Philosophical Counseling

Shanti offers a virtue based philosophical approach to counseling which frames itself around the highest good.   Both the client and she can then immerse themselves more deeply in the counseling process, and a safe space is co-created for a dialogue about the client’s deepest concerns. Other unique benefits which can be derived from this approach include hope, safety, and the deepening of trust.

Elements from phenomenology, pragmatism, and existentialism are utilized to support the client/counseling dyad that centers itself on a search for the highest good, a term used to describe the singular and overriding end that human beings ought to pursue. Existentially, the client gives real, sustained attention to the question of meaning, as well as to personal freedom, choice, and responsibility. Within a phenomenological framework, Shanti identifies meaningful connections from the client’s world which inform the ethical choices he or she needs to make. Pragmatically speaking, both begin to look for the best practical results, realizing them within a flexible and provisional context.   This pluralistic approach allows for the use of a variety of methods by both Shanti and her clients as they work towards outcomes grounded in virtue.

If you are interested in pursuing philosophical counseling but don’t know much, if anything, about it, a good book to read is, “Plato not Prozac” by Lou Marinoff. 

Feel free to send me an email if you have any questions, or if you would be interested in engaging in the process of philosophical counseling.


Self-actualization Coaching

Self-actualization coaching is based on the fact that all human beings want balance and fulfillment in their lives. To obtain these things takes conscious effort and attention by all but a fortunate few. Because we, along with life, are constantly changing, remaining fulfilled and balanced is a continuous process.

When you begin work with me, you will examine eight major areas of your life that constitute what coaches call the “Wheel of Life.” They include your career, finances, health, self-growth, family and friends, significant other, personal environment, and free-time. You will rate each area on a scale of one to ten. The rating you give it depends on the amount of satisfaction you currently feel with that area. Then you and I will list all the things that are satisfying as well as what will need to be added or changed in order to bring each area, or the areas upon which you wish to focus, to a ten. Coaching really gets underway as we work together to achieve the goals you set for yourself.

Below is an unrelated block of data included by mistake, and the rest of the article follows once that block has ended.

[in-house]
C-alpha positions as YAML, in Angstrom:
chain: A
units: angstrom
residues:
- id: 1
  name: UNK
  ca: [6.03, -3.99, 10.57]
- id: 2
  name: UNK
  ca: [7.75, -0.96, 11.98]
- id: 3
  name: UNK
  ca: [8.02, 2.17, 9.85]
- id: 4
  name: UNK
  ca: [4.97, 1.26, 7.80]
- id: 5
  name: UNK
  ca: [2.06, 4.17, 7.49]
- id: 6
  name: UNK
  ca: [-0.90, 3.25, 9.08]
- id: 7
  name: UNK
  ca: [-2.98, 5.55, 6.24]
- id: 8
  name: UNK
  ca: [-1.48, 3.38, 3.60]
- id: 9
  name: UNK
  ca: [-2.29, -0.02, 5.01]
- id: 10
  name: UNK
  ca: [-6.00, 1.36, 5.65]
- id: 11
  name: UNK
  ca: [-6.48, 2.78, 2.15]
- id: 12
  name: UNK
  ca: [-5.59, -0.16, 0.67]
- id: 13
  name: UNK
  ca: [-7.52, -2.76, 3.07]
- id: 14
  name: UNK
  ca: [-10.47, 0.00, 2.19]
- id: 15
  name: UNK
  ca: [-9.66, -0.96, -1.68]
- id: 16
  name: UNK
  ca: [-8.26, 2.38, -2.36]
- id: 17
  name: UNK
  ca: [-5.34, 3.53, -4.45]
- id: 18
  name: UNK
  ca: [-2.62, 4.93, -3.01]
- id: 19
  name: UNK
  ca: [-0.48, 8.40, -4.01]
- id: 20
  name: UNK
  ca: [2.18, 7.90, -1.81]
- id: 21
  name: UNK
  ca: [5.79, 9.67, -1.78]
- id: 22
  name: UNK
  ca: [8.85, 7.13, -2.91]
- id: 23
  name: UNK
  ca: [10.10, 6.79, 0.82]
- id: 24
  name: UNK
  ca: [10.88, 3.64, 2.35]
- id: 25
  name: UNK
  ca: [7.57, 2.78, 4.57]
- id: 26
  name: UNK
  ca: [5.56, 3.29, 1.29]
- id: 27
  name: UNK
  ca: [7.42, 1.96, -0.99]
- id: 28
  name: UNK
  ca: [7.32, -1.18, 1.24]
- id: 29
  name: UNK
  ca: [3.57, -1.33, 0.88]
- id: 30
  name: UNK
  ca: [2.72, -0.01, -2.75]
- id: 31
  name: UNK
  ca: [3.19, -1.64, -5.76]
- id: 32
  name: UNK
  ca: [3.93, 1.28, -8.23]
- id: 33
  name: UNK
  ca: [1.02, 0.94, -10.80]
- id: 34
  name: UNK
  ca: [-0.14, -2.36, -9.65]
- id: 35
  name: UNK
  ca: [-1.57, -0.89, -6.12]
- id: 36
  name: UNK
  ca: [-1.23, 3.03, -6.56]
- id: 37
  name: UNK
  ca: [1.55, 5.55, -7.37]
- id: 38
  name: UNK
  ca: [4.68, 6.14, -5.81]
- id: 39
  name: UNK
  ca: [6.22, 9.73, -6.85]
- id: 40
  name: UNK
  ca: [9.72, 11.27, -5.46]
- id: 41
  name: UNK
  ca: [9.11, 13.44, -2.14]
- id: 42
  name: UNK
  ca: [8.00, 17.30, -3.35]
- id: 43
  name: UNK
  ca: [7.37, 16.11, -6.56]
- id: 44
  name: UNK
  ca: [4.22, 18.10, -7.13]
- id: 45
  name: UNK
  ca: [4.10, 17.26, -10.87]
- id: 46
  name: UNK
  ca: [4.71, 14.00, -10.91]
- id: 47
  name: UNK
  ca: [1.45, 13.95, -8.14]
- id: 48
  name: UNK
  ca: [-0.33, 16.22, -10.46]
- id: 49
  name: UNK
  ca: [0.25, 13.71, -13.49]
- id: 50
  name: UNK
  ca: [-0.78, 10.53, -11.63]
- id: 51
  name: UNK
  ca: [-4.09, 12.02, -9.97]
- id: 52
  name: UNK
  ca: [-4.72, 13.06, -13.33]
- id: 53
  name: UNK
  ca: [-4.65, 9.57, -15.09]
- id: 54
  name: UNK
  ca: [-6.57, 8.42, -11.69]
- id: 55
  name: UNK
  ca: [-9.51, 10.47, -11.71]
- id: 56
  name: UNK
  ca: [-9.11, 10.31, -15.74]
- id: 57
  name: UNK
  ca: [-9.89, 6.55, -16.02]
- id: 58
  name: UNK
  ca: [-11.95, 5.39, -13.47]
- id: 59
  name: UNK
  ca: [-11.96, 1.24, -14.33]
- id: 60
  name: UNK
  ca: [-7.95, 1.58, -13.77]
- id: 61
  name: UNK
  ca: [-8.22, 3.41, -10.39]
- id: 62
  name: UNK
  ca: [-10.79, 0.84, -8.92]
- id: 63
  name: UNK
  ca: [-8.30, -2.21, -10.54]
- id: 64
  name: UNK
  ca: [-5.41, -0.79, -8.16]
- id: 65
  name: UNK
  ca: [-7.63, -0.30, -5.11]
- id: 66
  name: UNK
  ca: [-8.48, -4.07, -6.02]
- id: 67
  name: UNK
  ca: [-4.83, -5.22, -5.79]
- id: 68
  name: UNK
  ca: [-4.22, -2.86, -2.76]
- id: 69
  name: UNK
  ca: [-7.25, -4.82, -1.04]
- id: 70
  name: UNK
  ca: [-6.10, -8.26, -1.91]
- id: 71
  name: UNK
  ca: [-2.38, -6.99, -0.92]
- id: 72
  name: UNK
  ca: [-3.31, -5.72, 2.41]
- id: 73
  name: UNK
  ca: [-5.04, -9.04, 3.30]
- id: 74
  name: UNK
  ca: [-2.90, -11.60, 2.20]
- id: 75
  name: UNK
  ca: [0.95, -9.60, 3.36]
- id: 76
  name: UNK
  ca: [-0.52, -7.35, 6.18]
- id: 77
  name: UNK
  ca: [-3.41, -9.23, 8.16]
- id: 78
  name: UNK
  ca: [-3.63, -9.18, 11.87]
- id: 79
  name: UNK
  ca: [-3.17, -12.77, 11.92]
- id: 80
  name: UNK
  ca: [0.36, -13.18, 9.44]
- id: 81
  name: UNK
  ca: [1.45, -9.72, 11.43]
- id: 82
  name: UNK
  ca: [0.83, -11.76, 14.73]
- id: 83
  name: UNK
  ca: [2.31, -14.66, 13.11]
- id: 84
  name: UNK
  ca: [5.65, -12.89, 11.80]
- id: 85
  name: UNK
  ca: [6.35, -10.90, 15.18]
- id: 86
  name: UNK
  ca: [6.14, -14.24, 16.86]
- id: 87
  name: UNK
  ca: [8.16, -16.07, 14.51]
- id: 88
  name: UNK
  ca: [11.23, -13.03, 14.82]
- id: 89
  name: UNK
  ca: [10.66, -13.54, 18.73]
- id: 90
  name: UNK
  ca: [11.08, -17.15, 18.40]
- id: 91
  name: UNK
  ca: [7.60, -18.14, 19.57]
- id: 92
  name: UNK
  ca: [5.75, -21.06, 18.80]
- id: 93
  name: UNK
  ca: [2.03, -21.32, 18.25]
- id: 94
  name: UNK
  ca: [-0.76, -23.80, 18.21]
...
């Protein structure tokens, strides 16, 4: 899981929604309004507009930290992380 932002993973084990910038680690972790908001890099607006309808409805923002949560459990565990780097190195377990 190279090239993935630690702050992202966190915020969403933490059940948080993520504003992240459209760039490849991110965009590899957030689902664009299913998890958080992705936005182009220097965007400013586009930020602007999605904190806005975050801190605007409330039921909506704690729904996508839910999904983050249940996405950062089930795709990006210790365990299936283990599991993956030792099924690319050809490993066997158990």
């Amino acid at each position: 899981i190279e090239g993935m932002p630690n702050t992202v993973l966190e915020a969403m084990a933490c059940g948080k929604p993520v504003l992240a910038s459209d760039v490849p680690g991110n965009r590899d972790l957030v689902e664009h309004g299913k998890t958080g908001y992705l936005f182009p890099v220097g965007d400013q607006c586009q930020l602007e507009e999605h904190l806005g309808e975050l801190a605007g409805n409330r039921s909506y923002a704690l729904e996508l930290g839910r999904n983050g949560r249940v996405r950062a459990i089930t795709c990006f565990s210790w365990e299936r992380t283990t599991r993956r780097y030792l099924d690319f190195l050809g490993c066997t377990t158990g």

Another one of many tools we will use during the coaching process is a list of personal values. From that list you will select the values which are particularly important for you. We will identify the ways you are currently living your values, and then you will be helped to identify ways you can live them more concretely and consciously. To live without values is a bit like being a ship without a rudder – you can be tossed this way or that and not know how to make decisions which truly reflect what you hold most dear. Ask yourself this – can your friends tell you what values are important to you based on observing your actions? If not, this coaching tool will be especially valuable to you.

One of the great aspects of coaching is that it is often done over the phone. Many coaches and clients have never met in person. After completing the “Wheel of Life”, coaching sessions are one half hour in length and involve reviewing the work that has been recently accomplished and setting up “homework” for the week to come. Accountability is one of the factors that contribute to a successful process.

If you are interested in having me as your coach, please contact me and I will promptly reply.



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